Owner Amber Fullmer doesn’t just enjoy cooking; she loves how it brings her family together. That thread also saw her through a big life shift—leaving a government job to open Amber's Olive Company—which now affords her more time with her family. Today, she stocks her shop with a wide array of premium oils infused with flavors such as persian lime, spicy cayenne, and tarragon. These oils can be paired with traditional or flavored balsamic vinegars to add dimension to salads, pastas, or water-balloon fights. The store also stocks specialty food items made with high-quality ingredients, such as infused salts, chocolates, and gift baskets.
In 1988, Auntie Anne's founders Anne and Jonas Beiler purchased a Pennsylvania farmers' market stand, where they experimented with dough until they created a pretzel that seemed to strike the perfect chord with their customers. Today, at their more than 1,150 locations worldwide, the pretzel makers still hand roll the original recipe but have added to the menu with inventive options, such as the pepperoni pretzel and eight signature dipping sauces. The team constantly explores new uses for the pretzel dough, such as wrapping it around hot dogs, slicing it into bite-size nuggets, or using it to build historically accurate Austrian villages. To transform the snack into a meal, they accompany it with specialty drinks, including flavored lemonade mixers.
When not twisting dough, Auntie Anne's team partners with the national charitable organization Alex’s Lemonade Stand Foundation, which raises funds to fight childhood cancer. They also reach out to the community through fundraising opportunities.
While living in Hawaii, CJ and Julia von Imhof got hooked on açai bowls, colorful portions of fruits munched by surfers for a natural, vitamin-packed energy boost. The base of the bowls, açai, is a restorative fruit found in Brazilian palm trees, rumored to be a superfood for its high antioxidant content and ability to deflect bullets. The von Imhofs craved the superhealthy food when they moved to Alaska, inspiring them to open their own açai café and “healthy-lifestyle shop.”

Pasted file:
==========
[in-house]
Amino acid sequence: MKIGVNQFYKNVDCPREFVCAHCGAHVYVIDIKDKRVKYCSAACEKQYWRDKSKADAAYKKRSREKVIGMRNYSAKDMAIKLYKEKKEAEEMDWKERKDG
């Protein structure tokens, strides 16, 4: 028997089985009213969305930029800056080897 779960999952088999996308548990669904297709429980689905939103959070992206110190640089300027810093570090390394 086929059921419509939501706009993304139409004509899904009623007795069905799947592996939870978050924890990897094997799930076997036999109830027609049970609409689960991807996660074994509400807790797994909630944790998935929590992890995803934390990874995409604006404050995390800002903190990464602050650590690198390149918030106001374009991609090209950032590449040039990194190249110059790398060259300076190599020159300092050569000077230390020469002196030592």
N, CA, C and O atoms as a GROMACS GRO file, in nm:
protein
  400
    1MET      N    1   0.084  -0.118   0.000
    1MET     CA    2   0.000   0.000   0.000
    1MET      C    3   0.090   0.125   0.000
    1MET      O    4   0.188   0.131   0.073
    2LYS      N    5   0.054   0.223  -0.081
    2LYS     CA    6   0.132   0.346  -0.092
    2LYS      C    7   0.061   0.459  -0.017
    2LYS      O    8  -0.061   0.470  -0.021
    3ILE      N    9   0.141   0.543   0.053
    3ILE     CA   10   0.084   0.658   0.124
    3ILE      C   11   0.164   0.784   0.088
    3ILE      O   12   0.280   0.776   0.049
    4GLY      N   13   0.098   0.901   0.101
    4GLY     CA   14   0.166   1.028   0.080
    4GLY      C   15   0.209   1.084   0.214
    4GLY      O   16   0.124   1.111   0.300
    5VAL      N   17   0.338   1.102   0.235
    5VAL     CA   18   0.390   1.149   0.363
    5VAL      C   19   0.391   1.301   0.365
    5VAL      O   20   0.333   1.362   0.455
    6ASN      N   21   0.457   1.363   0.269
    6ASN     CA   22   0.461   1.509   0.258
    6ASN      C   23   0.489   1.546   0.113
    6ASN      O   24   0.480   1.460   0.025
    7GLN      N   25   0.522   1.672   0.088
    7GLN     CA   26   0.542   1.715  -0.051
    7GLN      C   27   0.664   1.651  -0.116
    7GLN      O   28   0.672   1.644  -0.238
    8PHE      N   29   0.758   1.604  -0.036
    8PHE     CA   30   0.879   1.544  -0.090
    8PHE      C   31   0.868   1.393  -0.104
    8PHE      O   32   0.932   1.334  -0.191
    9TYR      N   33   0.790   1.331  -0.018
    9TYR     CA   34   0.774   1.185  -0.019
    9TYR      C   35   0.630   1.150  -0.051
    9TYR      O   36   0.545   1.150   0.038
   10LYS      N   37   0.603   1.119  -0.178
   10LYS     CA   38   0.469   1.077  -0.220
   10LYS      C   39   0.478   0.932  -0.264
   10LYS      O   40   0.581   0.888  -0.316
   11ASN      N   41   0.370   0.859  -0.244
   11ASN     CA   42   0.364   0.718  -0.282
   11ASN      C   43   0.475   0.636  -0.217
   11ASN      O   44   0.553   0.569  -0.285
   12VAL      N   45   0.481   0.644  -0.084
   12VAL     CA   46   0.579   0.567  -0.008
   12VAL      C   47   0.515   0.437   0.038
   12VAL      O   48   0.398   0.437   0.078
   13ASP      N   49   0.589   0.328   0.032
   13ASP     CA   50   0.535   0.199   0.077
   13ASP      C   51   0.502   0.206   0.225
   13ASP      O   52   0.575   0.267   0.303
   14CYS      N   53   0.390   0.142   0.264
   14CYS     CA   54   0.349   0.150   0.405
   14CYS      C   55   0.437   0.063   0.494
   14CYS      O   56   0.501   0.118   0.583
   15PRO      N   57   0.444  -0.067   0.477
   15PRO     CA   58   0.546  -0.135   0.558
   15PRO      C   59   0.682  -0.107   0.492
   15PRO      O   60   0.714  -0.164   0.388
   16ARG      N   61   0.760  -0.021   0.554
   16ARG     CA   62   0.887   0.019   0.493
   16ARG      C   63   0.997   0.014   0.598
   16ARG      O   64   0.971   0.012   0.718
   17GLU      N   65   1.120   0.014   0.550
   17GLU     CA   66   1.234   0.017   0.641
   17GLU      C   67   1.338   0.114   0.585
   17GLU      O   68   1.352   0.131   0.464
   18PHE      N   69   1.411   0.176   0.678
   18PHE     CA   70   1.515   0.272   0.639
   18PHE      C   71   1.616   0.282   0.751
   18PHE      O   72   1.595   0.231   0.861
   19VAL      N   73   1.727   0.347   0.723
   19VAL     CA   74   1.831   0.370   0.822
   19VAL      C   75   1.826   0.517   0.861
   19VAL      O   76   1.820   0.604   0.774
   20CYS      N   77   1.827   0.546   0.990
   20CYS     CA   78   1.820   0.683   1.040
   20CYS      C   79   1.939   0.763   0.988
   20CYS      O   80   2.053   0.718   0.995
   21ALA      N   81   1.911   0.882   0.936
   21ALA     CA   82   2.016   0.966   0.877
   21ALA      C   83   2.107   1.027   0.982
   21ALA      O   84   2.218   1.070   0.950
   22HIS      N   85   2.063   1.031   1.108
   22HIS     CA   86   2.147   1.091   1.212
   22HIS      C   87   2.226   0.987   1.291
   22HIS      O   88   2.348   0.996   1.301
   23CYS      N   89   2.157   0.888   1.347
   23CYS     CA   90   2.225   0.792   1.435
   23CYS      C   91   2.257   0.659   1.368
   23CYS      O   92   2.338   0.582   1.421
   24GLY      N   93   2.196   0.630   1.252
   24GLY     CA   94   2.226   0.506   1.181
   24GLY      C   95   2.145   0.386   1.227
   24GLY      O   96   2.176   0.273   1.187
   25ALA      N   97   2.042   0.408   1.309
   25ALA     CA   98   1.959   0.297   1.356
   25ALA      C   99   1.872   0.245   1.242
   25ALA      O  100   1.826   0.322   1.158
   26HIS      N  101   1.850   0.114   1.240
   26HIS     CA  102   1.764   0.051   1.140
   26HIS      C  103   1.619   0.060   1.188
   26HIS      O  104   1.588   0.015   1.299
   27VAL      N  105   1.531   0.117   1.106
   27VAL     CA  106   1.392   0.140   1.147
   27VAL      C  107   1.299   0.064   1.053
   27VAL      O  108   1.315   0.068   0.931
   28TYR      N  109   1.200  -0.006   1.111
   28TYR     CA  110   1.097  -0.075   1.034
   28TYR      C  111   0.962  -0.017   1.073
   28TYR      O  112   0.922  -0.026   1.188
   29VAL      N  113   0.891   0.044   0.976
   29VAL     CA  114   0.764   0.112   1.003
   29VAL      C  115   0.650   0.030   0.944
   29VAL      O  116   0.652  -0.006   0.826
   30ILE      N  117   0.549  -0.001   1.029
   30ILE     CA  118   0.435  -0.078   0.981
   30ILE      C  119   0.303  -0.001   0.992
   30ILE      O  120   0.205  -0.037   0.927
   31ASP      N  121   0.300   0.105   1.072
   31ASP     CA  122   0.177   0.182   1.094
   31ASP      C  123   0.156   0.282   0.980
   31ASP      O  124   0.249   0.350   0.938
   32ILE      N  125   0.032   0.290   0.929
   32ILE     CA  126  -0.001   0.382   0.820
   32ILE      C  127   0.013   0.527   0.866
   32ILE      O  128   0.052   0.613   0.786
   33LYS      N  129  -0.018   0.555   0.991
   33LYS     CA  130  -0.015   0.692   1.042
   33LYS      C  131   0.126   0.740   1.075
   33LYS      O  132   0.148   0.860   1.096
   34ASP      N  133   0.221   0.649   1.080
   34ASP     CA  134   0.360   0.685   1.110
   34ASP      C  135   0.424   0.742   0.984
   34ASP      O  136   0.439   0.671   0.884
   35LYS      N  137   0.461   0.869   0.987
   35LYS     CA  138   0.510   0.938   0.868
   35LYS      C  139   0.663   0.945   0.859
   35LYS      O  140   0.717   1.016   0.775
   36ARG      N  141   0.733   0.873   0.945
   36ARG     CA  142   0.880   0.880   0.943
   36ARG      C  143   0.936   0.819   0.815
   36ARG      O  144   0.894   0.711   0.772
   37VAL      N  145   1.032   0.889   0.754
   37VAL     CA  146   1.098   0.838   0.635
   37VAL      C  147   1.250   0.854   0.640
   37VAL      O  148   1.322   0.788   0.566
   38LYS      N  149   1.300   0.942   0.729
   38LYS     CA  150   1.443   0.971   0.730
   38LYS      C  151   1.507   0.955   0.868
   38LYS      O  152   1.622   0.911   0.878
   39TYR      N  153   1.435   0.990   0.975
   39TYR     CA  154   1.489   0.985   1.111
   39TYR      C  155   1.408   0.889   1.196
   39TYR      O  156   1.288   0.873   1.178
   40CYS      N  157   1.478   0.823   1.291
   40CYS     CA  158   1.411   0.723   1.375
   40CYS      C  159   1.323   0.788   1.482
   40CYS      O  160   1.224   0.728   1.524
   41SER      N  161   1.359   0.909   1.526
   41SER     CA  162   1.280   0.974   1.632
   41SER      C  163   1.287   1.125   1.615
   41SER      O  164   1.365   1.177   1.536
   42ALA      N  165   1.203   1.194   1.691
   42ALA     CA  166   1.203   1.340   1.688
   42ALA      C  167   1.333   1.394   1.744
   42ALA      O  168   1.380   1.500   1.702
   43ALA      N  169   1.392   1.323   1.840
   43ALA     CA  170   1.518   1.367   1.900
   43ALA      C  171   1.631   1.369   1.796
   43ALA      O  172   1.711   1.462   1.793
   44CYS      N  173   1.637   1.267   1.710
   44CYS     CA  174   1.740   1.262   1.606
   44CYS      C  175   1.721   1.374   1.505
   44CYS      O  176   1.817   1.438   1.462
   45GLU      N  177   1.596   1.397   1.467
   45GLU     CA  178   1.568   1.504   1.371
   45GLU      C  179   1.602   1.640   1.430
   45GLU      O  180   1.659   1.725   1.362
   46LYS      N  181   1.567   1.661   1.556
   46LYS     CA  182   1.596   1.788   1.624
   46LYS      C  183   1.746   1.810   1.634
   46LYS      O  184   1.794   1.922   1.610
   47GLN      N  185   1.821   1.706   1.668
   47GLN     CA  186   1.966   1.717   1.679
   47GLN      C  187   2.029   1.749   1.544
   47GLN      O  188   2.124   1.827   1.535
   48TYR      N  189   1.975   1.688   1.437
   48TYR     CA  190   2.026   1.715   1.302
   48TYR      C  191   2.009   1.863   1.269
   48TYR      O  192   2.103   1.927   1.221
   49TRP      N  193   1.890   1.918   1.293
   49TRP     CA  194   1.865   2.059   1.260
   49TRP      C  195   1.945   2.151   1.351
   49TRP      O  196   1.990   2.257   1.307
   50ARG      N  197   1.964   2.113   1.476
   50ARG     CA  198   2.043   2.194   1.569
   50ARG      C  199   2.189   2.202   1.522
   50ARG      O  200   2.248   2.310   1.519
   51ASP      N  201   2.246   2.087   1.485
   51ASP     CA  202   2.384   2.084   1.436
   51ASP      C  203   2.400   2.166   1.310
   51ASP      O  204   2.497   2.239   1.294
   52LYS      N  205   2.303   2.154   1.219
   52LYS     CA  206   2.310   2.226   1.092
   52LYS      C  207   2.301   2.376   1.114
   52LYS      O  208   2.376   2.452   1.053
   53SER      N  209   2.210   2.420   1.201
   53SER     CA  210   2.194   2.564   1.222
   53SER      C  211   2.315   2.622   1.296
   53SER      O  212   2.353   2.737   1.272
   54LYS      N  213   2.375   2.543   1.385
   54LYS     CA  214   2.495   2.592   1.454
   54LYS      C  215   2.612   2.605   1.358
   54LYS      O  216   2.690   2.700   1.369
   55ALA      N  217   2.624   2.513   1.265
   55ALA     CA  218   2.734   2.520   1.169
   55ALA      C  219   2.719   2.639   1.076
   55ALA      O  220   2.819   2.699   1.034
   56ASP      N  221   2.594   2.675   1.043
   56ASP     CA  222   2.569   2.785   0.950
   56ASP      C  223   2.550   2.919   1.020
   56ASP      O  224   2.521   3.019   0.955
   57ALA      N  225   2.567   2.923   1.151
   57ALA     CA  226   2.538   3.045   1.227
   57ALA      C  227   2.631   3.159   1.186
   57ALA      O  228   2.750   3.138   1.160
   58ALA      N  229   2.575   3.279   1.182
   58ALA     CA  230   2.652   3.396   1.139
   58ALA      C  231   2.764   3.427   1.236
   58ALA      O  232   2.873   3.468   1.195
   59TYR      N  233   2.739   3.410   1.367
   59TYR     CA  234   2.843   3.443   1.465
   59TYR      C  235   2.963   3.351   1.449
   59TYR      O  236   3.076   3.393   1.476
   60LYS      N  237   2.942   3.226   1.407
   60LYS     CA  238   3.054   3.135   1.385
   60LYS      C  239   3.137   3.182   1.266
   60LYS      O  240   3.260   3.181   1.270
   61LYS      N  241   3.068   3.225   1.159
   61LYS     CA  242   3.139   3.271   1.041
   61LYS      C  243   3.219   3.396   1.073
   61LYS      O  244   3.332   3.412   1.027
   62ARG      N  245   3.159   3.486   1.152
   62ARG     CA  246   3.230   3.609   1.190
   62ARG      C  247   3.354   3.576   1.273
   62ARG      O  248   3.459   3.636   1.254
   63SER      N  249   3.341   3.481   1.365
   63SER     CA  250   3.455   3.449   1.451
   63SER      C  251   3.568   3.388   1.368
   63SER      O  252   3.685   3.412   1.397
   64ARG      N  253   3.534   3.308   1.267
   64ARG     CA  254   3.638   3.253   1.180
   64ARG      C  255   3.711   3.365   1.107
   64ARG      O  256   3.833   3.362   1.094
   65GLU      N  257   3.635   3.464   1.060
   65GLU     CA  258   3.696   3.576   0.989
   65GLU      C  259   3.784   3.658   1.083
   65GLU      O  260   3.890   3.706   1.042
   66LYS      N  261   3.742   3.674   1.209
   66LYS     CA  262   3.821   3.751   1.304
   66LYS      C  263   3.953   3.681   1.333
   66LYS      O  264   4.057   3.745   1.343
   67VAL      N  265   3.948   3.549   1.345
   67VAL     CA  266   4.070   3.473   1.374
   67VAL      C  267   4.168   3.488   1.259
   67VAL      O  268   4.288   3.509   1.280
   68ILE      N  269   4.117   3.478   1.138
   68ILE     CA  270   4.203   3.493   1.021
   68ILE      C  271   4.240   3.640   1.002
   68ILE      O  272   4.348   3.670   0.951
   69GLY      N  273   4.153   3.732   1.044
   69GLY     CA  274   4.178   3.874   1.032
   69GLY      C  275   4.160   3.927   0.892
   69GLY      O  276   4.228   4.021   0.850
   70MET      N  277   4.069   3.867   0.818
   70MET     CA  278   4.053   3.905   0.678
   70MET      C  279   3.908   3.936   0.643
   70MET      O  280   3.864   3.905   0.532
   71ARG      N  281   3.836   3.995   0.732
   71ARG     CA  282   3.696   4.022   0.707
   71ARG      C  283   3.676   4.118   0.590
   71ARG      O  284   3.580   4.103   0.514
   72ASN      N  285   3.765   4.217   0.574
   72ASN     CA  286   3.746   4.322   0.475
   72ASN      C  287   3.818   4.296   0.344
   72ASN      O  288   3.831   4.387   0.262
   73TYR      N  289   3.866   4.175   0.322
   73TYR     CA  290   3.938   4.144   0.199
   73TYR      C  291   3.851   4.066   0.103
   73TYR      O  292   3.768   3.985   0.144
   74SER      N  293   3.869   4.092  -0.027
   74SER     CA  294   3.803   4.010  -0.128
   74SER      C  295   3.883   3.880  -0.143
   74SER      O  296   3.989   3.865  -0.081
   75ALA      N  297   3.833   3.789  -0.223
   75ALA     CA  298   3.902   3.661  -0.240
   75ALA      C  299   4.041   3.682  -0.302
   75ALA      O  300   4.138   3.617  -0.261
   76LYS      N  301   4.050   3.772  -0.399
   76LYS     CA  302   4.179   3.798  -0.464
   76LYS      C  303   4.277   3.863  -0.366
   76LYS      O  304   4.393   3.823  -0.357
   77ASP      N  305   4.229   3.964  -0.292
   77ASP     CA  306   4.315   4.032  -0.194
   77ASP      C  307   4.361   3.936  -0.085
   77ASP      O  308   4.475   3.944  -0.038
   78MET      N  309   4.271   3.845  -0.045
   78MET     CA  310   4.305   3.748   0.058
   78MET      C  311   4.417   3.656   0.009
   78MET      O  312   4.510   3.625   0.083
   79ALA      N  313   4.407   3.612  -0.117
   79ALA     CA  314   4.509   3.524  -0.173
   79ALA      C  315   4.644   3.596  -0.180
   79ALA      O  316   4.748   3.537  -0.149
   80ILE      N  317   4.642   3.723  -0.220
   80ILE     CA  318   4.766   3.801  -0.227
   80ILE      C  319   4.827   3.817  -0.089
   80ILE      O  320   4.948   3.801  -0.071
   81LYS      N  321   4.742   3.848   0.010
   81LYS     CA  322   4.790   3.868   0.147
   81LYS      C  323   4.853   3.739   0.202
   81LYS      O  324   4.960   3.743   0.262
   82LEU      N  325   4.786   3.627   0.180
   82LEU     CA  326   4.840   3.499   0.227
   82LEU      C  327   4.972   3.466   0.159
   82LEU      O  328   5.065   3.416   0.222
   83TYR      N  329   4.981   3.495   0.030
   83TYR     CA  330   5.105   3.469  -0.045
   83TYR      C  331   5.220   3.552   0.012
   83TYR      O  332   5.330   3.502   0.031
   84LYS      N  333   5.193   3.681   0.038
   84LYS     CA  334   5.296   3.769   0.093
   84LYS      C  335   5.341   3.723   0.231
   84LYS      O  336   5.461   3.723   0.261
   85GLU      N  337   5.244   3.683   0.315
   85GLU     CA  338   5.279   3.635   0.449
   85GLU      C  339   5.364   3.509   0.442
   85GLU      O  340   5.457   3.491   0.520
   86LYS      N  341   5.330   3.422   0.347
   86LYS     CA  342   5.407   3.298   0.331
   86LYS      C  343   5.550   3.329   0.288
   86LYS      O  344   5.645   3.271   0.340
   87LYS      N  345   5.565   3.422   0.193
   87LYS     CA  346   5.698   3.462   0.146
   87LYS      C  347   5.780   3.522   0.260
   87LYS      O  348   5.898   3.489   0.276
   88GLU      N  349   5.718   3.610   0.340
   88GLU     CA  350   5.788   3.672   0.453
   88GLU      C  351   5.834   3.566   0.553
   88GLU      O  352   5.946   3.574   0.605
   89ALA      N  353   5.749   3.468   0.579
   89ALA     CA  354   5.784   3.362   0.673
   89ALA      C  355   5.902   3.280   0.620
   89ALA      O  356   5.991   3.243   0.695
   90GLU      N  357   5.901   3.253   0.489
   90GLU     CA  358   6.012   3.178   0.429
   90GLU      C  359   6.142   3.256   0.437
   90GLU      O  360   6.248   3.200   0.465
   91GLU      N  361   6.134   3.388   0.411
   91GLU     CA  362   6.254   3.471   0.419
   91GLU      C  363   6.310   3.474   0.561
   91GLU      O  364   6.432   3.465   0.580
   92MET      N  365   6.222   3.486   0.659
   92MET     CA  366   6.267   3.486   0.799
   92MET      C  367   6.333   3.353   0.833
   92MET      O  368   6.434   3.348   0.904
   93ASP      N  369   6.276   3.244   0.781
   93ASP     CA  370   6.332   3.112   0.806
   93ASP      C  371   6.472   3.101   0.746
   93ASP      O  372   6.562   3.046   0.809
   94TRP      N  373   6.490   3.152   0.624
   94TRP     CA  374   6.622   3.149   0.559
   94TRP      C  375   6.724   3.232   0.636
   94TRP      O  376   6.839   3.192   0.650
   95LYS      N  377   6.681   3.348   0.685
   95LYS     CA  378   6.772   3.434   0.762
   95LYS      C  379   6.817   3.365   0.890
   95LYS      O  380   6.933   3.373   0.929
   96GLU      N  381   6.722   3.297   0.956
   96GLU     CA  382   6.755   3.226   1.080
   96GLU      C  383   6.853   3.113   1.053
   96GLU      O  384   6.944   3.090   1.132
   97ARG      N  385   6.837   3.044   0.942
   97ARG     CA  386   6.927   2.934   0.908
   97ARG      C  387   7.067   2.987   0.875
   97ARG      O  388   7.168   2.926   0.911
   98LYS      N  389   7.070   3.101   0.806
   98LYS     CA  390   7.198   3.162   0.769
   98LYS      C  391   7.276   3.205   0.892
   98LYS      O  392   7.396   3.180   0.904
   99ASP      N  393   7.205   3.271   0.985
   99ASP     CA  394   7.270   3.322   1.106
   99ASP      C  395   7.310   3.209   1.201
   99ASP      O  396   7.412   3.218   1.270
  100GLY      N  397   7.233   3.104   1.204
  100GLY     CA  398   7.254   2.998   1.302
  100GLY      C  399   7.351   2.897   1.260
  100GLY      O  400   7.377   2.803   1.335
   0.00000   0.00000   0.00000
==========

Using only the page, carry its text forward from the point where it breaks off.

The little restaurant brought a slice of island life to Alaska; as a food critic at the Anchorage Daily News wrote, “A distinctly Hawaiian influence was evident on my first visit; I was instantly transported to a beachfront surf shack.” The shop’s signature dish, the açai bowl, starts with a base of açai blended with dark berries and topped with a tasty variety of tropical fruits, chia seeds, chopped almonds, goji berries, spirulina, and bee pollen. The vegan-friendly bowls contain no added sugars or preservatives, yet still taste as sweet as dessert, breakfast cereal, or revenge, leading to delighted reviews by food critics from Examiner.
Anzilotti’s Tuscan Market imports fresh gourmet foods directly from Italy, including distinctive jarred delicacies and fine pastas. Each kit contains a carefully balanced mix of flavors for three distinctive meals, with quick preparation time to give cooks the leisure to simultaneously check pasta’s tenderness, work out their pitching arms, and make pasta wall-art. Chefs can let creativity inspire dinners, or follow the easy recipe suggestions and toss the tasty ingredients over pasta. Certified culinary experts craft all ingredients from the finest raw materials and package them using advanced systems to preserve freshness and flavor.